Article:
CD: Thank you so much, I’m glad to hear that it helped you sort through some things, because that’s the reason I write. I want to sort through things myself as well as help people name experiences they may not have the words for. I like to think of songs like swimming pools where I push people in and force them to experience something that I have. When they get out, their clothes are wet, clinging to their frames and they’re left to process the emotions of the song, whether they wanted to or not.
CD: I think just word of mouth. Valley Maker especially is such an inspiration lyrically and such a good example of simple production but excellent songs. I’ve listened through his album dozens of times and I still get something new out of it, which is the mark of a good song. Also, it was a privilege to share the stage with Lemolo. It’s really cool as a fellow female artist to see such a talented musician like Meagan. Her music is so interesting and beautiful and complicated.
KS: Also, what is the music scene like in the NE? I assume it's a folk-friendly area of the country, but am curious what else might be happening up there outside of New York that the rest of us don't know about.
CD: You’re right that there is a huge emphasis on folk music, which are definitely my roots. There are a lot of amazing artists that may not get the attention they deserve but are still making music and trying to make a living. It is definitely on the smaller side, scene-wise, but it’s fun because there is a camaraderie and a supportive community among local musicians.
KS: This show at the Aster concludes a winter tour of the PCNW (and Midwest). What's been your favorite part of recent touring, and what other exciting plans are in store for 2016?
CD: This was the first tour that my team put together ourselves. It was impossible to know what to expect but we were pleasantly surprised by people’s responses and how well it went. It’s so fun to go into a venue where no one has any expectations, you don’t know anyone, and you get positive feedback. You meet new people every night and get different perspectives and reactions every time. I have a lot of anticipation for 2016. I’m going to keep writing for my full length, as well as try to book a lot of shows and maybe a tour of the Midwest and the East Coast.
I'm having a hard time describing her music (past "awesomesauce"), so I'm going to cheat and say you'll just have to come see her live! Opening for Casey Dubie this week, I asked Michelle some questions about herself, her music, and what we can be looking forward to next.
KS: So, tell me about MISCH! How long as this musical project been in the works? And is this a solo or collaborative effort on your part? Also, where does the name come from?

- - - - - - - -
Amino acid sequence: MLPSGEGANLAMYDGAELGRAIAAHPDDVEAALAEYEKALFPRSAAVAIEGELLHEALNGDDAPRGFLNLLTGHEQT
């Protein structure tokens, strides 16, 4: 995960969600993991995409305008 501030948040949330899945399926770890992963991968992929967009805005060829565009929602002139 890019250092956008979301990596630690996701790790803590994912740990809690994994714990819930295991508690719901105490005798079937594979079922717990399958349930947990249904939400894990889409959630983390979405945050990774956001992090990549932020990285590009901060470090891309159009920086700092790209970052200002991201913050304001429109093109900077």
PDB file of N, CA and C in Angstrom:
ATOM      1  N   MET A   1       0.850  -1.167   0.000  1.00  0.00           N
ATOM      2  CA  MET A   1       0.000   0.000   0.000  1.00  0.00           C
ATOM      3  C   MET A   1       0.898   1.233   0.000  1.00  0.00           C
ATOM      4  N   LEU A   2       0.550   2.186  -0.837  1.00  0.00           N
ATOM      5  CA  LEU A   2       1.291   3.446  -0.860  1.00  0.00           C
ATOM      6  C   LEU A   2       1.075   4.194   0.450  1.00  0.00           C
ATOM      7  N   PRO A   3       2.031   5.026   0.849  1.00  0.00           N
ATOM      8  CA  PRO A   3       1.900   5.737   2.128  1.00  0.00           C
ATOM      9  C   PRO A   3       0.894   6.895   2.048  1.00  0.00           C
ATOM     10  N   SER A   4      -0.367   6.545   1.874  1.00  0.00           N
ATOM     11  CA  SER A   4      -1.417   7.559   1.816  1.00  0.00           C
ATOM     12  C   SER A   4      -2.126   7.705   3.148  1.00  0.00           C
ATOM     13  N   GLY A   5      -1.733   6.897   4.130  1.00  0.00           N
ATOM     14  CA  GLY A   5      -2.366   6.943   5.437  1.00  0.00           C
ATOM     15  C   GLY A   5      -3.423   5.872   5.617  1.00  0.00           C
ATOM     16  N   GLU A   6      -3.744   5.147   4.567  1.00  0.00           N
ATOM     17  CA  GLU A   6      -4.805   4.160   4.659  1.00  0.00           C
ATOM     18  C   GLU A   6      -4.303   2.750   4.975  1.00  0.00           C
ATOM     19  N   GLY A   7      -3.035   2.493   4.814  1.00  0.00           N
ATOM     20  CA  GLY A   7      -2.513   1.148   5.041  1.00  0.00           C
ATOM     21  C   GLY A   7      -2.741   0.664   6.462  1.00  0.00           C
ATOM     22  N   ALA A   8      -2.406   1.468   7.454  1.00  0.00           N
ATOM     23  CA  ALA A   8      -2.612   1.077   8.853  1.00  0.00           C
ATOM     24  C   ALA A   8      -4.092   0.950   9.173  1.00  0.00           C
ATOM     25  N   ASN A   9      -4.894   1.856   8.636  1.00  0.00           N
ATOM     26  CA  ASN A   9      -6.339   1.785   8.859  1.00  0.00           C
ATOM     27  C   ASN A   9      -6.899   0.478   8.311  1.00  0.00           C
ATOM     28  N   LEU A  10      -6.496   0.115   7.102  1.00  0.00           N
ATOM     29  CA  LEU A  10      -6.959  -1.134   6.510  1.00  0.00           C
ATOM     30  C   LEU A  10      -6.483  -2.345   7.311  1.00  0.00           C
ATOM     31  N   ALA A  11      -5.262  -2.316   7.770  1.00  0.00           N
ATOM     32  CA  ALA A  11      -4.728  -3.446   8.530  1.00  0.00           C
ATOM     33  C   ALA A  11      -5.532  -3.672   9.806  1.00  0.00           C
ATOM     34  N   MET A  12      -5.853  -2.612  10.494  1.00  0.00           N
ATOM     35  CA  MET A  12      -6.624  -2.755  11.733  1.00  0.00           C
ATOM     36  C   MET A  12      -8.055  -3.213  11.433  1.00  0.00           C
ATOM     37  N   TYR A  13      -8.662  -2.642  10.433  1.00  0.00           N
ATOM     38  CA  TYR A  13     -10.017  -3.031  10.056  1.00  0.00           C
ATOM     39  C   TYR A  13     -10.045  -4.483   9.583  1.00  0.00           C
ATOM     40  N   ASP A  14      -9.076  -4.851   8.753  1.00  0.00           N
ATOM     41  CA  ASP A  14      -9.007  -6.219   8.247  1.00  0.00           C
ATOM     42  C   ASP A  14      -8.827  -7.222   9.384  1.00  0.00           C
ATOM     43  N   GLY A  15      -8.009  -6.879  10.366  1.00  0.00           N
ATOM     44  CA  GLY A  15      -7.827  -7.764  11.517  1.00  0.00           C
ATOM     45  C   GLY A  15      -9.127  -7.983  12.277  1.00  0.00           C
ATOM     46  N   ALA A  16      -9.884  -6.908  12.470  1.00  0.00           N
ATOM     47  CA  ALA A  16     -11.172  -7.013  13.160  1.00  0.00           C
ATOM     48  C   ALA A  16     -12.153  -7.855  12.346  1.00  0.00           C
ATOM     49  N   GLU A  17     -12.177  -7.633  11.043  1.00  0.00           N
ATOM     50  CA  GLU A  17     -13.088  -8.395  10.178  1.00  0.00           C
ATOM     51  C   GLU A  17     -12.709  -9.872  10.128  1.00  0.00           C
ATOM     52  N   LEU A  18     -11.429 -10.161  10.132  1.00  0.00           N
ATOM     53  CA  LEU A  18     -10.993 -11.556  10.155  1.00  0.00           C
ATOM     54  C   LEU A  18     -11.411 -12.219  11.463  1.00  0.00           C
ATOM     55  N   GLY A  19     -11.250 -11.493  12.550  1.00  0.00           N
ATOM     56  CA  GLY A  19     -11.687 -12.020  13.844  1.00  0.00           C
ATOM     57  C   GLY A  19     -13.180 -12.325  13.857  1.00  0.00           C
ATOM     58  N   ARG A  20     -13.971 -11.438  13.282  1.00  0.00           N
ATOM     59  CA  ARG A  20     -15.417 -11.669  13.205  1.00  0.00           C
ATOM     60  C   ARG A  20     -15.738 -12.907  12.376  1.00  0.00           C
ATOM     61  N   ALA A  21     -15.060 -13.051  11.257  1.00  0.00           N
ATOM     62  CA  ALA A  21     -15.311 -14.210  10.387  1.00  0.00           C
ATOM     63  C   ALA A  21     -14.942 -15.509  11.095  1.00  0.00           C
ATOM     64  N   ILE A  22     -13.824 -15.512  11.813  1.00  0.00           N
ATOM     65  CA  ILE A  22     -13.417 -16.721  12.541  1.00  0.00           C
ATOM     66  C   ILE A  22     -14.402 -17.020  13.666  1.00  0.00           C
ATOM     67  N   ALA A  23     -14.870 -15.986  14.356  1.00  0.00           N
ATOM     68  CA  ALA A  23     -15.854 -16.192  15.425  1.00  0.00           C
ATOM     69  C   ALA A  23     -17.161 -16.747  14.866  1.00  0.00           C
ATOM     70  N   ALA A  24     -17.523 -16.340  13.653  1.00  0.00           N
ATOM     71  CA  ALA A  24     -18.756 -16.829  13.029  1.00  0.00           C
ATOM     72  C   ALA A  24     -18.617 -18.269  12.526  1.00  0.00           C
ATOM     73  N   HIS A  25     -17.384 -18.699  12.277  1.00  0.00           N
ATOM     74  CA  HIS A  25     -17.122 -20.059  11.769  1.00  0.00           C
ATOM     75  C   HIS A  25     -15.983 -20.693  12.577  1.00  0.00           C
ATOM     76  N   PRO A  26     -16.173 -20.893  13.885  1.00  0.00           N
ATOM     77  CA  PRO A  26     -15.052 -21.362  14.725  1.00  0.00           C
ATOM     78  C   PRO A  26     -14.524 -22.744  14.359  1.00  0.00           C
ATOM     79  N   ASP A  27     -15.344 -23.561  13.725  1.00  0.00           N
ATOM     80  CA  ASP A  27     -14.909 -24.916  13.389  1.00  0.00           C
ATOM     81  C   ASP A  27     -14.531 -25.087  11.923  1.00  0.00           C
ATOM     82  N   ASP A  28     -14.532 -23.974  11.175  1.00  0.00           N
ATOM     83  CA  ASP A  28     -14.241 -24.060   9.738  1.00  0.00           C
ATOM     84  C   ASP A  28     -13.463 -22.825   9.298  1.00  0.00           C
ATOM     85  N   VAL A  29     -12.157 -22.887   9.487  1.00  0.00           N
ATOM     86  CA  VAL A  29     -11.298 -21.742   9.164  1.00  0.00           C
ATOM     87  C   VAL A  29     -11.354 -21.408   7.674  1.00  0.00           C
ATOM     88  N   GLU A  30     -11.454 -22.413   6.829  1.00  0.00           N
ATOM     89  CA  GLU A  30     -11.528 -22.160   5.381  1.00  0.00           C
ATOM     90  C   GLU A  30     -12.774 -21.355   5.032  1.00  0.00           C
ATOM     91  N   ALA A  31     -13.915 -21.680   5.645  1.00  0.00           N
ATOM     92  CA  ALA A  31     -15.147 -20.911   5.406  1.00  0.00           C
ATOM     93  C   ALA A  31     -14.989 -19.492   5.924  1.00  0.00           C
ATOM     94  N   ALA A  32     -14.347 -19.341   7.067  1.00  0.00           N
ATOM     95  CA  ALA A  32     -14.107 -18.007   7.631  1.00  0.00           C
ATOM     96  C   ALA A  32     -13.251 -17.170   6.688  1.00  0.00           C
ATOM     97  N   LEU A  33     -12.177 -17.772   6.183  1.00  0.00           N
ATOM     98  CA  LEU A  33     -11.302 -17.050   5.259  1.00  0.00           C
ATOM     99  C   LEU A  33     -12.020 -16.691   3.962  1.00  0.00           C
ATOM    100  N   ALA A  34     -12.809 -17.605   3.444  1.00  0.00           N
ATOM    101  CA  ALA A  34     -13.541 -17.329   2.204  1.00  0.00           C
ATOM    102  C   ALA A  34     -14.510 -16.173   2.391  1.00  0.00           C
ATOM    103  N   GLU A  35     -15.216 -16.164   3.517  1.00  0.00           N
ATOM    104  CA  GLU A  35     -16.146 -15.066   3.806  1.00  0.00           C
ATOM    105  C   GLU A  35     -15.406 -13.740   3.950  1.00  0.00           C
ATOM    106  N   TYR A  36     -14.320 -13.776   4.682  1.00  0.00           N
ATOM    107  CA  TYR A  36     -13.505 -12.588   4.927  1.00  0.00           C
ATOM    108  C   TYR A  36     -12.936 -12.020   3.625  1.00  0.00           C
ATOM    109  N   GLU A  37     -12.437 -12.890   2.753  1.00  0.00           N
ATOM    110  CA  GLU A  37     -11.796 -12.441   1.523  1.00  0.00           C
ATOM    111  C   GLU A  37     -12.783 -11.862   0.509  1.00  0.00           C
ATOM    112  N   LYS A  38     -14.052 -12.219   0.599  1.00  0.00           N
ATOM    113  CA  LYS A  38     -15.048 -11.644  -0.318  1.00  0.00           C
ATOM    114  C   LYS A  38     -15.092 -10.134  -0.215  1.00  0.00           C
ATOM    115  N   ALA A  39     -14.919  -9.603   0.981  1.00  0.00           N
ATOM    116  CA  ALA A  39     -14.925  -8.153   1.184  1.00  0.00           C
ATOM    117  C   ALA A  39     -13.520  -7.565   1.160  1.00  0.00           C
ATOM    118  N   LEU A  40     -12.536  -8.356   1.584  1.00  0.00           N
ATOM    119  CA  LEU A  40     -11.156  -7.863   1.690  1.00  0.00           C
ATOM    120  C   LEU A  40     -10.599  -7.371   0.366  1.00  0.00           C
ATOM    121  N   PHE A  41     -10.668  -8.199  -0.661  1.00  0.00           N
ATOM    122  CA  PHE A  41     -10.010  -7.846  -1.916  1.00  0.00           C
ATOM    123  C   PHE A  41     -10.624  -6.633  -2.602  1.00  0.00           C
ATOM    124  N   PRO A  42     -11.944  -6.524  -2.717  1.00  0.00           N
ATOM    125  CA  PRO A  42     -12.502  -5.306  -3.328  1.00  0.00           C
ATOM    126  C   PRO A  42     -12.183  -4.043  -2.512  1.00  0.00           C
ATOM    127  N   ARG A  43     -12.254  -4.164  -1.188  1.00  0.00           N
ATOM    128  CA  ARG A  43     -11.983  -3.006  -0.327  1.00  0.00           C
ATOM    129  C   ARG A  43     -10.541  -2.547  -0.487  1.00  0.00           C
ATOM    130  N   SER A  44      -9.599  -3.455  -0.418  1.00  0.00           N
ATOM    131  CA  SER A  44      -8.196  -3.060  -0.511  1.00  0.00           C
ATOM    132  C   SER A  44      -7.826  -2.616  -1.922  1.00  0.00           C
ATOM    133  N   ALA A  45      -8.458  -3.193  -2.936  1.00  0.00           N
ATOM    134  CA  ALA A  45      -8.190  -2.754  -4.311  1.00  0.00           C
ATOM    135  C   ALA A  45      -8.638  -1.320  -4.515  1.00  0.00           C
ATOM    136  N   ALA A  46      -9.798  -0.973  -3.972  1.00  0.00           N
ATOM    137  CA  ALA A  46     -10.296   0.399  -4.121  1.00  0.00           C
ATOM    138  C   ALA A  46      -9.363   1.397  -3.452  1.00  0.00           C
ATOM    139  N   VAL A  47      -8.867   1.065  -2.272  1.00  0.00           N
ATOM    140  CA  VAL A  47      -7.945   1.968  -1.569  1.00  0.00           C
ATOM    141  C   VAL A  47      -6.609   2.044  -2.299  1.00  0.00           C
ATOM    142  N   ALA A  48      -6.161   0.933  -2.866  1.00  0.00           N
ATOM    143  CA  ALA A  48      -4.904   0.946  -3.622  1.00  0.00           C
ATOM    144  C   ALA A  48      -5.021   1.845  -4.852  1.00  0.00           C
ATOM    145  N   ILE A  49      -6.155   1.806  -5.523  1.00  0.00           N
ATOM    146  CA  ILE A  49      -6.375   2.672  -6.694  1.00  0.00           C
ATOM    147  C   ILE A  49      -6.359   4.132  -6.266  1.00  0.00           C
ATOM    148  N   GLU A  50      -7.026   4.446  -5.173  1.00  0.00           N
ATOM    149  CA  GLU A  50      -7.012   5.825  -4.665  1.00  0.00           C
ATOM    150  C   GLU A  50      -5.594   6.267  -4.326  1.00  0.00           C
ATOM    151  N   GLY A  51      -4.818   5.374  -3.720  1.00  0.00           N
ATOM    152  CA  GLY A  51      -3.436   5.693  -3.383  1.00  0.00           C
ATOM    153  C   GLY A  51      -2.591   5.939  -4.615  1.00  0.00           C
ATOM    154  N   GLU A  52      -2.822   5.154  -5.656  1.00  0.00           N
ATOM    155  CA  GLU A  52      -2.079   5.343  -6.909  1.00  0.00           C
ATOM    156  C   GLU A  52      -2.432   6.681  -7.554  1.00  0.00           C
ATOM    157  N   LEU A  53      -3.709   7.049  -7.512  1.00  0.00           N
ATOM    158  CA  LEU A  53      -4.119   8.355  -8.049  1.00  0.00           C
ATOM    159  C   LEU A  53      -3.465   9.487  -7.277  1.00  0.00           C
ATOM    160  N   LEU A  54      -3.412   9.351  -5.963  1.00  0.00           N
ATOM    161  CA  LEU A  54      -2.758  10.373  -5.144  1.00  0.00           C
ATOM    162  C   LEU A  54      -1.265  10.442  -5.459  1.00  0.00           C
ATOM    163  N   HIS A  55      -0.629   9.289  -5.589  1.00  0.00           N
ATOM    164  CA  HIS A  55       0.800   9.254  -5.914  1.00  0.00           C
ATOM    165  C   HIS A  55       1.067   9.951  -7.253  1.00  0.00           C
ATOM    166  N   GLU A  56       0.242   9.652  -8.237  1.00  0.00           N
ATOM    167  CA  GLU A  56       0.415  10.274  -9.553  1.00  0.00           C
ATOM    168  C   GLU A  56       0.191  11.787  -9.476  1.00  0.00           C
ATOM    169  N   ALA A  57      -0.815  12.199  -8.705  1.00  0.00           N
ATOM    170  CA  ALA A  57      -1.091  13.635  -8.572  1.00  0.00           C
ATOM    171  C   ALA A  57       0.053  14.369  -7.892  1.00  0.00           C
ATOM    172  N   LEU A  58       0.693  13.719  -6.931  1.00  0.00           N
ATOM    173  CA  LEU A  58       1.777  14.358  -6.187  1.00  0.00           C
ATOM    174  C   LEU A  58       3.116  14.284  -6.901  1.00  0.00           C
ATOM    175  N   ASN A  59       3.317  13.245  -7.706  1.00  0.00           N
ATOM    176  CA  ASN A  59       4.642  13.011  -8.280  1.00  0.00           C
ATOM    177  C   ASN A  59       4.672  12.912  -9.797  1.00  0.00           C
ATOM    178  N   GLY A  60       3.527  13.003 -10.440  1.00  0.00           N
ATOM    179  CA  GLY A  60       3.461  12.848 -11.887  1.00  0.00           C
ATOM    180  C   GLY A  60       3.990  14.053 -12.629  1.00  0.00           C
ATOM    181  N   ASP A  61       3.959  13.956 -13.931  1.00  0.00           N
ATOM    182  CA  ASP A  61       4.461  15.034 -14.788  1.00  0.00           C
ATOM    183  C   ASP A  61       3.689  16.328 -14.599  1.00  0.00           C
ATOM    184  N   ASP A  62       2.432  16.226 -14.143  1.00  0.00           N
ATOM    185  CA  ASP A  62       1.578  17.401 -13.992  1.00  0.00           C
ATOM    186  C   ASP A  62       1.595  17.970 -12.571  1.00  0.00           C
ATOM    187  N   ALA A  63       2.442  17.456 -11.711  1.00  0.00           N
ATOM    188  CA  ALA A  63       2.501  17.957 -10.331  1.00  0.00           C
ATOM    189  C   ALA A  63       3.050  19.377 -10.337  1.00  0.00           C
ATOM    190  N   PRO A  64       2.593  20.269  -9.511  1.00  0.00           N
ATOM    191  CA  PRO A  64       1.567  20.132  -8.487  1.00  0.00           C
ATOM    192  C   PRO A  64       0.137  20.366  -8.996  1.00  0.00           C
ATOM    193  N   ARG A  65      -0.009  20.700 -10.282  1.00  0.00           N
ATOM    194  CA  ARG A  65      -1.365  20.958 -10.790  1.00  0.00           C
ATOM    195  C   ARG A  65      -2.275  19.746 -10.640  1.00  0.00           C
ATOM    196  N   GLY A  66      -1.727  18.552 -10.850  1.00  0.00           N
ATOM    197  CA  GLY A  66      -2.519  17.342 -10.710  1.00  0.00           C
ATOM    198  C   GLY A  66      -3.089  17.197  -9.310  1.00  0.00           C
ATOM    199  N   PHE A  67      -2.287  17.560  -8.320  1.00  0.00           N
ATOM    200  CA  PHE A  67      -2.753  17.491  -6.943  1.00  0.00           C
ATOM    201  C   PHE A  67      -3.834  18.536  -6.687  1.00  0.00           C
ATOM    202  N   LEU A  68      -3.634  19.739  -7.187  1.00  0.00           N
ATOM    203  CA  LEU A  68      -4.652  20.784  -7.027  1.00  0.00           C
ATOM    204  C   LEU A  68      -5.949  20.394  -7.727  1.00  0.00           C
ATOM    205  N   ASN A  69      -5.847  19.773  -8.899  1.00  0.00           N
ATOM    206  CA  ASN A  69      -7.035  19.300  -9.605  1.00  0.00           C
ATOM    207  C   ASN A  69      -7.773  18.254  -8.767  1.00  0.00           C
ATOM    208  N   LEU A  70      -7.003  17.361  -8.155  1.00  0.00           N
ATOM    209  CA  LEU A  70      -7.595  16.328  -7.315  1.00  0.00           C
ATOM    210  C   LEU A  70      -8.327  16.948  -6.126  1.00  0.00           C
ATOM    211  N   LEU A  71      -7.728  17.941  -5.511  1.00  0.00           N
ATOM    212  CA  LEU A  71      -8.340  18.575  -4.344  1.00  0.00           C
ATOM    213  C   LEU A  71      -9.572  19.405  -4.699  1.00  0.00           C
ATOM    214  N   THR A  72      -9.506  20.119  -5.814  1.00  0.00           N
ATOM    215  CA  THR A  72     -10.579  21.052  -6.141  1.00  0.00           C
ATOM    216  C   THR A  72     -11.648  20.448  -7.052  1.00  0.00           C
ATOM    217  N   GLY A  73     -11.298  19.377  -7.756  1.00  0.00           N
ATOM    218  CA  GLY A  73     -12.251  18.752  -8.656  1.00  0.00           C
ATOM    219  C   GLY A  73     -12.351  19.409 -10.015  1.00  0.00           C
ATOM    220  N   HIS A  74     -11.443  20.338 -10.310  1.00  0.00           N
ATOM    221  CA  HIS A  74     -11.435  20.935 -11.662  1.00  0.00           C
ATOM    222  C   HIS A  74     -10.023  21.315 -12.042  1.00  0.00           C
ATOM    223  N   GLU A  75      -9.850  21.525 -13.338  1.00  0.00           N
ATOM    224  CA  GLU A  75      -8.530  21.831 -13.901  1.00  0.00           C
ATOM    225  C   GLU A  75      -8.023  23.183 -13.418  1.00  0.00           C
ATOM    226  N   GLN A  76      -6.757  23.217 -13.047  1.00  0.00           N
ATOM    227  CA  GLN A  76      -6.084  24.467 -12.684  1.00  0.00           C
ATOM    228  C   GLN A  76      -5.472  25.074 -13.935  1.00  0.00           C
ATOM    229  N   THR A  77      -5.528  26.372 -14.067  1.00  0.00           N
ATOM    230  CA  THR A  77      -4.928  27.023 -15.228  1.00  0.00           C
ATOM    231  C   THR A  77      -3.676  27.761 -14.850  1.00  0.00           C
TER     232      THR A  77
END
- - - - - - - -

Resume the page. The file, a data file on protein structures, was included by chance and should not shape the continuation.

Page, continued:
MS: My music has been officially "MISCH" since December 2014. It's a nickname coined by my first college roomies! My first burst of shows and songs recorded were part of my senior project in college. I write all of the songs I record and perform, but have had a lot of incredible people help with band production along the way - I have WAY talented friends!
KS: I found your singles "You'll Find It" and "Maybe" online, which are superbly fabulous. It's obvious to me that there was a lot of time spent on the quality and production of these recordings. I'm curious who these songs were recorded with, and if you have any other songs out or in the works currently, such as an upcoming album or EP?
MS: It was recorded by a good friend Luke Hundeby - a music business major and classmate in college! Again - my friends are WAY talented!! I plan to record an EP this spring/ early summer. Release date coming soon!
MS: "You'll Find It" was filmed by a friend at Relive Films. They mostly shoot weddings, but we decided to venture out and try something new! That shoot was such a fun experience! Both the videographer (Alyssa Katane) and I learned SO much from that day (I learned how to brave 40 degree weather with minimal clothing, yikes) and hope to work together more in the future.
KS: Have you ever played the Aster Cafe before? Anything exciting to expect at this show (such as new songs)? And do you have any other upcoming shows in 2016?
MS: I have never played at Aster as MISCH before! I'm excited to hang in the cozy environment and see Casey [Dubie] and Ben [Noble]'s shows! It's right in my neighborhood, so I hope for it to be a good homey feel with new and old friends! I am playing a few songs that I don't have recorded yet, so I'm pumped to share those with everyone! I do have a few shows lined up for the year, but a lot of them are still in the works, so I just ask that everyone follow my social media pages to catch updates!
Find MISCH on Facebook, Twitter (@mischlynn), and Instagram (@mischlynn).
Special thanks to Liz, Casey, and Michelle.